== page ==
Saturday, January 05, 2008

Mystery Book Review: Death of a Dutchman by Magdalen Nabb

Mysterious ReviewsMysterious Reviews, mysteries reviewed by the Hidden Staircase Mystery Books, has written a review of Death of a Dutchman by Magdalen Nabb. For our blog readers, we are printing it first here in advance of its publication on our website.

Death of a Dutchman by Magdalen NabbBuy from
Death of a Dutchman by
A Marshal Guarnaccia Investigation

Soho Crime (Trade Paperback)
ISBN-10: 1-56947-482-6 (1569474826)
ISBN-13: 978-1-56947-482-2 (9781569474822)
Publication Date: December 2007
List Price: $12.00

Synopsis (from the publisher): Summoned by an aged woman to investigate mysterious noises in the vacant flat next to hers, Marshal Guarnaccia discovers a dying Dutch jeweler. The old lady had known him when he was a boy growing up in Florence. Could he have returned to the family home just to commit suicide? Or could the man be the victim of a cunning murderer?

Review: The late Madgalen Nabb's Marshal Guarnaccia mysteries are being reissued by Soho Crime. The second in the series, Death of a Dutchman, was originally published in 1983.

The Marshal is visiting an old woman as part of his rounds, patiently listening to her stories, when she remarks that she has heard noises from an adjoining apartment, one presumed vacant. Upon knocking at the door, he hears water running, breaks in and discovers the tenant, a jeweler from The Netherlands, near death. Although help is summoned immediately, the man dies, but not before uttering "It wasn't her." Though the officials in the case are convinced the cause of death to be a suicide, The Marshal isn't sure and conducts a quiet, but urgent, investigation to determine who might have wanted to kill him before his superiors close the book on the case.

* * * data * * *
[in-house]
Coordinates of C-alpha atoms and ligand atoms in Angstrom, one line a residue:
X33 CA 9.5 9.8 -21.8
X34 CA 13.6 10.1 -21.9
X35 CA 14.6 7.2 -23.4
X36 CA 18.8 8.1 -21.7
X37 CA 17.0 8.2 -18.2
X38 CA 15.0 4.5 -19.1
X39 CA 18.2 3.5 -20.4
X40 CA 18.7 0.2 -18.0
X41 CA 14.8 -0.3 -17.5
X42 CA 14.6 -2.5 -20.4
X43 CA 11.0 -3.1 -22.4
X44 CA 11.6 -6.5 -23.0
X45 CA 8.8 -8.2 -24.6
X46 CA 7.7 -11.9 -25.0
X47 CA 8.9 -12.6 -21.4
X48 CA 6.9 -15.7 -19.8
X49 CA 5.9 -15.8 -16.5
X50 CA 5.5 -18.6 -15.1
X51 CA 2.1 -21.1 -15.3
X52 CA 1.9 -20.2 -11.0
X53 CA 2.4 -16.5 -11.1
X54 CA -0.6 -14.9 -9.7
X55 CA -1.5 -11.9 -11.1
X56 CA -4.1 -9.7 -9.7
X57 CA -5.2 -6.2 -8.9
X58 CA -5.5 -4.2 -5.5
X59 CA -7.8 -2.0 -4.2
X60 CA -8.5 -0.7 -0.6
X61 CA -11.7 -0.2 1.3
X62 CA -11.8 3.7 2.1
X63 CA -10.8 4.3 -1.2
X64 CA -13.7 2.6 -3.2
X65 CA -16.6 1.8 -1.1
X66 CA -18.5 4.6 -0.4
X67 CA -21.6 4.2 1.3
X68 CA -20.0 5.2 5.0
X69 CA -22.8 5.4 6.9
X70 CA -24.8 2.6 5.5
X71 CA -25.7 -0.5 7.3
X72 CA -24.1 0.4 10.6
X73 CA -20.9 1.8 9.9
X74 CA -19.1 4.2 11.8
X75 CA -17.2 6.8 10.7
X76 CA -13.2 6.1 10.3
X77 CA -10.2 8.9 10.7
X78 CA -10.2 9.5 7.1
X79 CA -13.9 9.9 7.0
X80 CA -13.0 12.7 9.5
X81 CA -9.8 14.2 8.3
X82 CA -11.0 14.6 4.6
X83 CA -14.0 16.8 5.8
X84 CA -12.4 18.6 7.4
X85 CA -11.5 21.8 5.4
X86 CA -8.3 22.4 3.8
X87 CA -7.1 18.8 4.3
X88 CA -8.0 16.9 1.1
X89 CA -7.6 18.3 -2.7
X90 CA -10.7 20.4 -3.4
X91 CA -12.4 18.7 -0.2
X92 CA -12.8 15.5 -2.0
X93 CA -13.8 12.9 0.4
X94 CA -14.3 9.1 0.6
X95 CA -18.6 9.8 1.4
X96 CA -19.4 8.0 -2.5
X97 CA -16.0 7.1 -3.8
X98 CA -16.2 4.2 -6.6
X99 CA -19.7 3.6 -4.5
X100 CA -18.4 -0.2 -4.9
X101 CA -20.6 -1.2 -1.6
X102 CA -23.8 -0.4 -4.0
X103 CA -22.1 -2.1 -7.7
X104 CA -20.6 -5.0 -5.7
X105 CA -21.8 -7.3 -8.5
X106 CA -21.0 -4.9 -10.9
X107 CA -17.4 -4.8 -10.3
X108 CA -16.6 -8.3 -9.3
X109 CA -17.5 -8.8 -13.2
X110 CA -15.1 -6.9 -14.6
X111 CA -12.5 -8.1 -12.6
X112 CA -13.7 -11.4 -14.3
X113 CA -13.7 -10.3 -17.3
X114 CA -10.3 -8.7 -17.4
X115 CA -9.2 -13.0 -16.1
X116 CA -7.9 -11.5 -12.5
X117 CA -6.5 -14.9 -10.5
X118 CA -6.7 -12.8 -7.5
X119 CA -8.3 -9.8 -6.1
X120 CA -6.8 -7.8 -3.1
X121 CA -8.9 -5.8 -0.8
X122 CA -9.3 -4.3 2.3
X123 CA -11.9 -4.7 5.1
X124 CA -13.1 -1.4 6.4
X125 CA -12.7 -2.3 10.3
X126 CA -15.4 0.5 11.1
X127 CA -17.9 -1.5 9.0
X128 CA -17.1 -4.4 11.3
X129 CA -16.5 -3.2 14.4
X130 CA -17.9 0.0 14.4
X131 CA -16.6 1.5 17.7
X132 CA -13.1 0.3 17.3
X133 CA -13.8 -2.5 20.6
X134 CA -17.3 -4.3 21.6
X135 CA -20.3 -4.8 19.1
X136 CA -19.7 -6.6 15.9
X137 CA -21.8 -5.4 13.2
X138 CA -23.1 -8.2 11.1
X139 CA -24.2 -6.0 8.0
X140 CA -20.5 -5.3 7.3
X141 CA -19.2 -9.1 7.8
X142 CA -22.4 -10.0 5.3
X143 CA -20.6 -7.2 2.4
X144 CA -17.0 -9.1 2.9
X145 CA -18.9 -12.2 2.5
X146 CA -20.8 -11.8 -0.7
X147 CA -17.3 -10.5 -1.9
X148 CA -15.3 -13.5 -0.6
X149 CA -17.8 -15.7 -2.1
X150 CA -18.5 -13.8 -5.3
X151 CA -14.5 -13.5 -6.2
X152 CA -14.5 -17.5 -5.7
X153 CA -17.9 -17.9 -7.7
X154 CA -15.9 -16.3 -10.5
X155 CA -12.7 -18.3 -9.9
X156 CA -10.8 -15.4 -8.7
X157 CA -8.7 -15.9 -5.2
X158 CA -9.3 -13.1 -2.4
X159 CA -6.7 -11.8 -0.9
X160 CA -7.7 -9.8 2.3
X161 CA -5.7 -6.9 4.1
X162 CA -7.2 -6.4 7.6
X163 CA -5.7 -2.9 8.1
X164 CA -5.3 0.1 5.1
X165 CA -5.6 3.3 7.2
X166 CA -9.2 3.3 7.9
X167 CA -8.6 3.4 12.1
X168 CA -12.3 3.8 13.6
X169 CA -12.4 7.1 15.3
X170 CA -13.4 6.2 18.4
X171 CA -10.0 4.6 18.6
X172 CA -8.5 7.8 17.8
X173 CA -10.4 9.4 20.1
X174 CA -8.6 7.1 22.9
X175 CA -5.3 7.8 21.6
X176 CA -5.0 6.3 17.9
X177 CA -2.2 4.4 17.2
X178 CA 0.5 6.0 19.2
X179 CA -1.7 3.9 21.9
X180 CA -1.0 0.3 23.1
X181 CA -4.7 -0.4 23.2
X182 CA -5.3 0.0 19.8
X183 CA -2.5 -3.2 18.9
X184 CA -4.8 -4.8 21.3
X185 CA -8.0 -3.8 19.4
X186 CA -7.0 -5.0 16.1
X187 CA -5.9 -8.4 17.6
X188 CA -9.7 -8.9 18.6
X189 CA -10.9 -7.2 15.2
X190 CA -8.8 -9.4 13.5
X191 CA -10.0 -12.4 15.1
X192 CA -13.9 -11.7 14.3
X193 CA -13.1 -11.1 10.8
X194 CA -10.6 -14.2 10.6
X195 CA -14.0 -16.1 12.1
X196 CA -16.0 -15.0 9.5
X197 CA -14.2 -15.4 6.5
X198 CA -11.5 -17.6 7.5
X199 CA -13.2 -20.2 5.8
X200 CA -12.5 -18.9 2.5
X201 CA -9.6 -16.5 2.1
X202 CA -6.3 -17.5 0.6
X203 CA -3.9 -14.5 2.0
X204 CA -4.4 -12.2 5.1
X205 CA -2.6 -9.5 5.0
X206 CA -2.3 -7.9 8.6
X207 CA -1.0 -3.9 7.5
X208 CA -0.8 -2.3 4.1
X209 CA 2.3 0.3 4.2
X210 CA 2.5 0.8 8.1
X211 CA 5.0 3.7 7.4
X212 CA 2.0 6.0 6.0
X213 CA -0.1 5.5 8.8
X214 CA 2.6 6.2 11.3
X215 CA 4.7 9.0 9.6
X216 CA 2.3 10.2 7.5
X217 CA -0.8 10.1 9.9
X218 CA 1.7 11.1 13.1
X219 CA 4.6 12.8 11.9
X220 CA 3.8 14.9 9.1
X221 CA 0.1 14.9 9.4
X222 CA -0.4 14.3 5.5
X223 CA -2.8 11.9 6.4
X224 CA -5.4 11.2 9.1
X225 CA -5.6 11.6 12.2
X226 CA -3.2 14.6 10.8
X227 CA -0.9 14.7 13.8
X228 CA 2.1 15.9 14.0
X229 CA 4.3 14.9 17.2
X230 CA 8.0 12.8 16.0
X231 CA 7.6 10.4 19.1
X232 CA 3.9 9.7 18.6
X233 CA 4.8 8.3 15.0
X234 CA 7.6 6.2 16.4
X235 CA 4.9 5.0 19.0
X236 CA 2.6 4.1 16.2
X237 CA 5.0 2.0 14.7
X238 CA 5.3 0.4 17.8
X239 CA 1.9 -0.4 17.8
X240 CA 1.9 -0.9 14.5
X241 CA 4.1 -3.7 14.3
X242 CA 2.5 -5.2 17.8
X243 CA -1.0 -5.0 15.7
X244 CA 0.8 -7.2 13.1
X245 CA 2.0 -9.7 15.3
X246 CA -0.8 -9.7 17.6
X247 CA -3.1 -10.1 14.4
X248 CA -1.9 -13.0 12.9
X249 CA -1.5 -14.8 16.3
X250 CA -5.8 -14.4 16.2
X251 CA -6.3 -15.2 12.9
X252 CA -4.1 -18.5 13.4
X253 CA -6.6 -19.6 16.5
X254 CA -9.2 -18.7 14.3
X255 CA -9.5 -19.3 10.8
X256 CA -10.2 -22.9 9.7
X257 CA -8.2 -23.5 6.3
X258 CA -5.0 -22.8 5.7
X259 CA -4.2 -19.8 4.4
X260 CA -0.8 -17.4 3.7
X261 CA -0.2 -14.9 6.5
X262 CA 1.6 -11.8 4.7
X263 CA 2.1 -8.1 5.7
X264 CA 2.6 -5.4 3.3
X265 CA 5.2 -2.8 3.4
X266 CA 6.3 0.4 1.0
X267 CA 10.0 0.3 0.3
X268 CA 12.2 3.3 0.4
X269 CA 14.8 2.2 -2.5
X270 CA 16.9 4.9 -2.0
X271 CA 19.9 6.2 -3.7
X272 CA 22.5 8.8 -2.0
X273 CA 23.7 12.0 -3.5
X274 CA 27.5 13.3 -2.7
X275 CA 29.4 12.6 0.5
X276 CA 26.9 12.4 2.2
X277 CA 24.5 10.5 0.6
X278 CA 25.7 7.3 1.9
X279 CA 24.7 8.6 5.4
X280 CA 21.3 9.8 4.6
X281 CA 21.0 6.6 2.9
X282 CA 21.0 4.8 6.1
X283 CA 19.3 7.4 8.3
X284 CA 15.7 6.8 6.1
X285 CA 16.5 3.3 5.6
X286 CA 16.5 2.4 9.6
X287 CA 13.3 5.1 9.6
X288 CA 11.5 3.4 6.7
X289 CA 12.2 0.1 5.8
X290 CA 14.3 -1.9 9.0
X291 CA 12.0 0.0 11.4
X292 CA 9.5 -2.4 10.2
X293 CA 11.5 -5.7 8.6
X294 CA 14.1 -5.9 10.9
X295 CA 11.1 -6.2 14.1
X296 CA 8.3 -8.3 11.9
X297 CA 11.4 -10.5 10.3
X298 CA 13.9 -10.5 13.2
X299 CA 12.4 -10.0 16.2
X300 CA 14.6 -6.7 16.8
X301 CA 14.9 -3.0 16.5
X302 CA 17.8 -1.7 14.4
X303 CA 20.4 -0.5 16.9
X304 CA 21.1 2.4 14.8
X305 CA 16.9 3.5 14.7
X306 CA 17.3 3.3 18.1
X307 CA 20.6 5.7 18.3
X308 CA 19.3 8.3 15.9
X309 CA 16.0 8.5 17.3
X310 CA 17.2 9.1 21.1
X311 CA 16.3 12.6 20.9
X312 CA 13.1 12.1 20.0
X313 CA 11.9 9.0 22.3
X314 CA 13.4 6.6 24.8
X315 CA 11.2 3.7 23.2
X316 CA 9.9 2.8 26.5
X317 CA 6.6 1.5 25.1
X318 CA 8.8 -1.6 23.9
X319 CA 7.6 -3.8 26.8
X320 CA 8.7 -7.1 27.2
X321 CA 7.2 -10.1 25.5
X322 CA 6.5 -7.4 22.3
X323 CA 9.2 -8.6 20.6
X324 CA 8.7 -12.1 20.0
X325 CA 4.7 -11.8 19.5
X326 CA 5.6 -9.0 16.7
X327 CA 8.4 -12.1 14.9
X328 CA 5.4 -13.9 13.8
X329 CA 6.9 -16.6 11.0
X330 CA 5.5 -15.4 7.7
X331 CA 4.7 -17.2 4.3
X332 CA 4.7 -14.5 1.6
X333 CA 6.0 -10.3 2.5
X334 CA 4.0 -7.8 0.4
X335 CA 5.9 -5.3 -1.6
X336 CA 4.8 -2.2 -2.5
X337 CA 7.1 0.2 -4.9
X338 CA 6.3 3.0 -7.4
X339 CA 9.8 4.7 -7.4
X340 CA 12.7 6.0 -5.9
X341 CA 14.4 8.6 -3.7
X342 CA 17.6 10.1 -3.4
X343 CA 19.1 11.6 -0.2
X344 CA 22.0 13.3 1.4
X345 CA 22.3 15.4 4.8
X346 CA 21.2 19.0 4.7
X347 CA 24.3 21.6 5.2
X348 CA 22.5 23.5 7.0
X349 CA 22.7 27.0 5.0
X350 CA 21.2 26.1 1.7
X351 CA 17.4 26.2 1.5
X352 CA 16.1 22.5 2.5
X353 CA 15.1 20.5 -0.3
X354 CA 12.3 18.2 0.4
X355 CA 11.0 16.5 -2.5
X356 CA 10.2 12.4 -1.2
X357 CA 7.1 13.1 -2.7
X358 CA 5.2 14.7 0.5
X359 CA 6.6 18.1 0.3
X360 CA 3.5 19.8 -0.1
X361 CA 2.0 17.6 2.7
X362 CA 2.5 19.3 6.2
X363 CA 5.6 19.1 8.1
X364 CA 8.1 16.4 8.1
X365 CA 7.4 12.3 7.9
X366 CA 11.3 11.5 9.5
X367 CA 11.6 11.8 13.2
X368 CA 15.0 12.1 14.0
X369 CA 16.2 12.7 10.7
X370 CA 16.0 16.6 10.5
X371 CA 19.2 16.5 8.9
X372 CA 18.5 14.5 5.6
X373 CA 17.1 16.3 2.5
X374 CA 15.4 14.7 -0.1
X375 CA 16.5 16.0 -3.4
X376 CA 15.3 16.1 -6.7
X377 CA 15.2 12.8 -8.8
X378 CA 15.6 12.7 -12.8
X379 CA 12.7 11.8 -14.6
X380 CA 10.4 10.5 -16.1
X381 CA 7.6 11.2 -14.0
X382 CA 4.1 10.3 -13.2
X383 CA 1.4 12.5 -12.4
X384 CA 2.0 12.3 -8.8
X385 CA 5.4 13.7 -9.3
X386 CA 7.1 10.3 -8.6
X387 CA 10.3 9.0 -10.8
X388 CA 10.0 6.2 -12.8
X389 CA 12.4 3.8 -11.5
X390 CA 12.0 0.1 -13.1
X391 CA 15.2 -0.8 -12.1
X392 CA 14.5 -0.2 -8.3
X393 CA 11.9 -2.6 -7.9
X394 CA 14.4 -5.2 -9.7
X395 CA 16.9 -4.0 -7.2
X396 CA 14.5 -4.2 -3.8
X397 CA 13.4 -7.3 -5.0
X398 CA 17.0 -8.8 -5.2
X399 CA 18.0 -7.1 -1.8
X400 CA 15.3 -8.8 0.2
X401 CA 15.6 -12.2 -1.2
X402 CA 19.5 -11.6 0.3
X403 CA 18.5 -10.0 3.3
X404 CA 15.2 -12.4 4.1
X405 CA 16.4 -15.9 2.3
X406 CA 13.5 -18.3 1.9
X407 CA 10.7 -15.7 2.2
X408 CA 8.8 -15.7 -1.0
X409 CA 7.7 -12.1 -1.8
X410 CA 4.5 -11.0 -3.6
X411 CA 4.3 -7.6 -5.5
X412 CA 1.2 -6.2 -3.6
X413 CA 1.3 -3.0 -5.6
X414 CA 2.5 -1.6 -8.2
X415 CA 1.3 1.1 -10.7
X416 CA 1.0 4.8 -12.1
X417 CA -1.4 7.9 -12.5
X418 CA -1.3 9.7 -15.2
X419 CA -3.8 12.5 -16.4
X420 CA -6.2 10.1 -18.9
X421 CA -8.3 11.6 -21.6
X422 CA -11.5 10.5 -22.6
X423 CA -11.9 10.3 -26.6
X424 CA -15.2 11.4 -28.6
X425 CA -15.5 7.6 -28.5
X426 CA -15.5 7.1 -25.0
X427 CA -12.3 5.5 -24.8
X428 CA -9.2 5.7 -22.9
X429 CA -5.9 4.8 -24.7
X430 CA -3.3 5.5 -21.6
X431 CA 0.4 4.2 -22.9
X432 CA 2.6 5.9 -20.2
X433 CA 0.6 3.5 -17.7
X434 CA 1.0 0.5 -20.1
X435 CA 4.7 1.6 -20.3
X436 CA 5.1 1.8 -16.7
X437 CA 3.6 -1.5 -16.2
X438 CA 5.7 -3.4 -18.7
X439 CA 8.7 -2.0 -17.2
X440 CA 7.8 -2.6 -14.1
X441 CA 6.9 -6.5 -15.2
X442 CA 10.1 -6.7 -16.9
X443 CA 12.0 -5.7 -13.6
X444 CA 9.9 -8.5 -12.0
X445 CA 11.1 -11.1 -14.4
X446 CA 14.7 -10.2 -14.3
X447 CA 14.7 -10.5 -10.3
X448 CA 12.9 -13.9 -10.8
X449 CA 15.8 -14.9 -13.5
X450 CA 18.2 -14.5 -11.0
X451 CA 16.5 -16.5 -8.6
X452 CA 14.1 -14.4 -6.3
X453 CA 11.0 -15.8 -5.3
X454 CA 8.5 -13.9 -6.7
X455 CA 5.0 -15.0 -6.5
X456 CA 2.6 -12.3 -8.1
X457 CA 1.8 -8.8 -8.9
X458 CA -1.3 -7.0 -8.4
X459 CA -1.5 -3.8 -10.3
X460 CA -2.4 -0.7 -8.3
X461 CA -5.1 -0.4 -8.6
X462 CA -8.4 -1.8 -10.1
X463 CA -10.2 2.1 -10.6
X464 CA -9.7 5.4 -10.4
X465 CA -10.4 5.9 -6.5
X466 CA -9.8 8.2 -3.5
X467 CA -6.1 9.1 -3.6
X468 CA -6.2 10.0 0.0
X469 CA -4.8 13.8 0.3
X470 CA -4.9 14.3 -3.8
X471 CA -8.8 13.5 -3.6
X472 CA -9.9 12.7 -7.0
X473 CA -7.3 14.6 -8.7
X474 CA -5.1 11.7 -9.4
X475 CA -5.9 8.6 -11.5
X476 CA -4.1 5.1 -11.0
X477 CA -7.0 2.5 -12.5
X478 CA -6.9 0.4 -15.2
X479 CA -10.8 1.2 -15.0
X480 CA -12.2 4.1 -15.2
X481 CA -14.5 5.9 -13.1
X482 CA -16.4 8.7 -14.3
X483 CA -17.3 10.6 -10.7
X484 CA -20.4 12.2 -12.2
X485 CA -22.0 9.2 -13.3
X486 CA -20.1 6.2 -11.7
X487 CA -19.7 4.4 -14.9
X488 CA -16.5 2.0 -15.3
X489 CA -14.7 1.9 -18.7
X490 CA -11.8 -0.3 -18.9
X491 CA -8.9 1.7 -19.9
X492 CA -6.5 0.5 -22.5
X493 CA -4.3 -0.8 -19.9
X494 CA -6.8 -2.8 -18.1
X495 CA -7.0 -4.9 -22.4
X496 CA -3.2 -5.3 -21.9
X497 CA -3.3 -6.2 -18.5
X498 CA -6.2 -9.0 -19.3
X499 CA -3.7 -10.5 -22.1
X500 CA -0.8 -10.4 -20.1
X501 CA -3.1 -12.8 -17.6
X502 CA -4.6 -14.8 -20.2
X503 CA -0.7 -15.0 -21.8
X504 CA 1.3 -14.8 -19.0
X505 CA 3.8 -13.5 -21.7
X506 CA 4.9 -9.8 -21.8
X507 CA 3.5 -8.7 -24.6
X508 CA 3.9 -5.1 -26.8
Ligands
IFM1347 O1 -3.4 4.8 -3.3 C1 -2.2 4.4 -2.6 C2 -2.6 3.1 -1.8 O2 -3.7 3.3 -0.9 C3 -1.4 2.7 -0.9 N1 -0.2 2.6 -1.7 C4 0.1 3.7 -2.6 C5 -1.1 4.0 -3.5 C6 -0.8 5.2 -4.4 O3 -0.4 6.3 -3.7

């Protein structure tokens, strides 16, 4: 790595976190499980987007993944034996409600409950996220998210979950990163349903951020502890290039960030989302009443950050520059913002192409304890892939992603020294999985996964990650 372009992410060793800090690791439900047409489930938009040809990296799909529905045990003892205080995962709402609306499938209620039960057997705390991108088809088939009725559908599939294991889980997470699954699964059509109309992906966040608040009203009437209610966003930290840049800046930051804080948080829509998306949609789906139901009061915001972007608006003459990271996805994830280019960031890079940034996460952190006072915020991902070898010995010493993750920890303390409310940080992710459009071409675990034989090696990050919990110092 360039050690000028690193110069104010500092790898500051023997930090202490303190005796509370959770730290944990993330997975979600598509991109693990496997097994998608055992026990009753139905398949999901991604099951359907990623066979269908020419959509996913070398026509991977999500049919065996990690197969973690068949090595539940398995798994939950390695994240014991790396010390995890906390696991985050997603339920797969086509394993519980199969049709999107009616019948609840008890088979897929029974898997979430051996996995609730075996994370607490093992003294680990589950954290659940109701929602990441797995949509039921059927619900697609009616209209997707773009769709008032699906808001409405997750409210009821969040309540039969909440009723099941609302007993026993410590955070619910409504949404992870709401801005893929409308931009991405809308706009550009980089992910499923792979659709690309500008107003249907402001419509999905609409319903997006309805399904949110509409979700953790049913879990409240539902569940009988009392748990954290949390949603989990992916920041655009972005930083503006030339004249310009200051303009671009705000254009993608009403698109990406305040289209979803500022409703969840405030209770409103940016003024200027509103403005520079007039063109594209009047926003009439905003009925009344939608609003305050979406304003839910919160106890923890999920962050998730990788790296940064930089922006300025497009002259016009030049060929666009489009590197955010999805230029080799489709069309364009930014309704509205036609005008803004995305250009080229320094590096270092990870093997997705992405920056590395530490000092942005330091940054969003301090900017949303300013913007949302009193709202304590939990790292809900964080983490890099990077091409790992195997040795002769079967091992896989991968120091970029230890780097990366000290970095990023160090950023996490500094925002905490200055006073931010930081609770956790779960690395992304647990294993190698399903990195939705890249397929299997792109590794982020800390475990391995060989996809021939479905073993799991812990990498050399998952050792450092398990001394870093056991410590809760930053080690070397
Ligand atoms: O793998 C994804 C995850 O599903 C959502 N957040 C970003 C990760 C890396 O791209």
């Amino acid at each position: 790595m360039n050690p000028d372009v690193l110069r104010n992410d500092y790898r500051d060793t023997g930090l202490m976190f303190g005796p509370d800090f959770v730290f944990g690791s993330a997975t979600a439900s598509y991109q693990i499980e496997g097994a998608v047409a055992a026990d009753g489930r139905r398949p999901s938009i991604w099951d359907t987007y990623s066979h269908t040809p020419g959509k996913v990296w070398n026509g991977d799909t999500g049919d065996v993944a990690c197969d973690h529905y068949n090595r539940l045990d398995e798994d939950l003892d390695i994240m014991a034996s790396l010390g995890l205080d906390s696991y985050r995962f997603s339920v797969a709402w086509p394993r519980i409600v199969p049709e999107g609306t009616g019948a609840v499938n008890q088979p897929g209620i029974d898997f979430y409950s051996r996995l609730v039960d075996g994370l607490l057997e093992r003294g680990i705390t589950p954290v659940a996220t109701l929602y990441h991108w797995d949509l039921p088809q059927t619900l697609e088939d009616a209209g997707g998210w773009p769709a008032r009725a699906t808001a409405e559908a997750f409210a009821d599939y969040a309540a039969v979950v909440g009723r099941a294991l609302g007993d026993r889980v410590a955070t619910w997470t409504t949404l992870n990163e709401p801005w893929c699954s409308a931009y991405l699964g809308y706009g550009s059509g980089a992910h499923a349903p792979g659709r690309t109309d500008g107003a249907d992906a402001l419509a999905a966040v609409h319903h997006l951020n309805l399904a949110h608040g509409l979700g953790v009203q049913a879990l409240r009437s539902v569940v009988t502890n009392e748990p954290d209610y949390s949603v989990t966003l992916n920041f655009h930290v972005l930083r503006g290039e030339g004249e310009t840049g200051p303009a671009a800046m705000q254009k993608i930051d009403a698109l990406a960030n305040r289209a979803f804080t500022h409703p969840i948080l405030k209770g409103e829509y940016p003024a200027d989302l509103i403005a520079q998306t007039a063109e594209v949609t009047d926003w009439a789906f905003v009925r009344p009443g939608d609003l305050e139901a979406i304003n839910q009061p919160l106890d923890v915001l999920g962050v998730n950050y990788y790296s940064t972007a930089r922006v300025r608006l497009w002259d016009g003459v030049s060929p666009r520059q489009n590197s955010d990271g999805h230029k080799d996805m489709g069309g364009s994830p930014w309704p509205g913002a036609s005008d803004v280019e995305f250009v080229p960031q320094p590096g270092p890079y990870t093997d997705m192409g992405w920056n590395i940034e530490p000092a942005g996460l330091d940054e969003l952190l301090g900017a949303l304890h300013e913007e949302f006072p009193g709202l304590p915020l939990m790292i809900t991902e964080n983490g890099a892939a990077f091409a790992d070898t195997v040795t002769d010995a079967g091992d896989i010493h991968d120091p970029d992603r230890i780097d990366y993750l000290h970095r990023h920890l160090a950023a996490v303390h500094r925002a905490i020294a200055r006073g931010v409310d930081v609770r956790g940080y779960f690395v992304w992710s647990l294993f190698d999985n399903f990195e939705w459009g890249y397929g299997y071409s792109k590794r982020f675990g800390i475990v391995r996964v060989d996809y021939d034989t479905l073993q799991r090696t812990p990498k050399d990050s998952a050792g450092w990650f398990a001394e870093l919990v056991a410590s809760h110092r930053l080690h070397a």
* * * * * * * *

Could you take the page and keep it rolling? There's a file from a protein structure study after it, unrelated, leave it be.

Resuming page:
Though Death of a Dutchman was written before computers and cell phones and when travel between countries in Europe was far more complicated than it is today, it bears the timeless quality of a good police procedural in which everything one needs to know is determined by asking pertinent questions and listening to what people say. The Marshal suspects something is awry here, and uses gentle persuasion with the young Lieutenant responsible for the investigation to get permission to continue to work on it. The relationships that the Marshal has with his co-workers, his family, and the people in his neighborhood, are quite endearing. When one of the men in his station is inadvertently killed, the Marshal is devastated. The personal approach he takes to everyone and everything is one of the aspects of the book that make it so special.

The case is reasonably complicated and somewhat dependent on idiosyncrasies of Italian law that may be unfamiliar to non-Italians, but that doesn't lessen the appeal of how Marshal Guarnaccia goes about piecing together the life of the Dutchman and the reasons someone may have wanted him dead. The conclusion, whether or not the one person the Marshal suspects of the crime gets away before the official paperwork is sealed, is really quite thrilling.

Soho Crime is to be commended for reissuing and promoting the early books in this series. They deserve a new audience of readers.

Special thanks to Soho Crime for providing an a copy of Death of a Dutchman for this review.

Review Copyright © 2008 — Hidden Staircase Mystery Books — All Rights Reserved.

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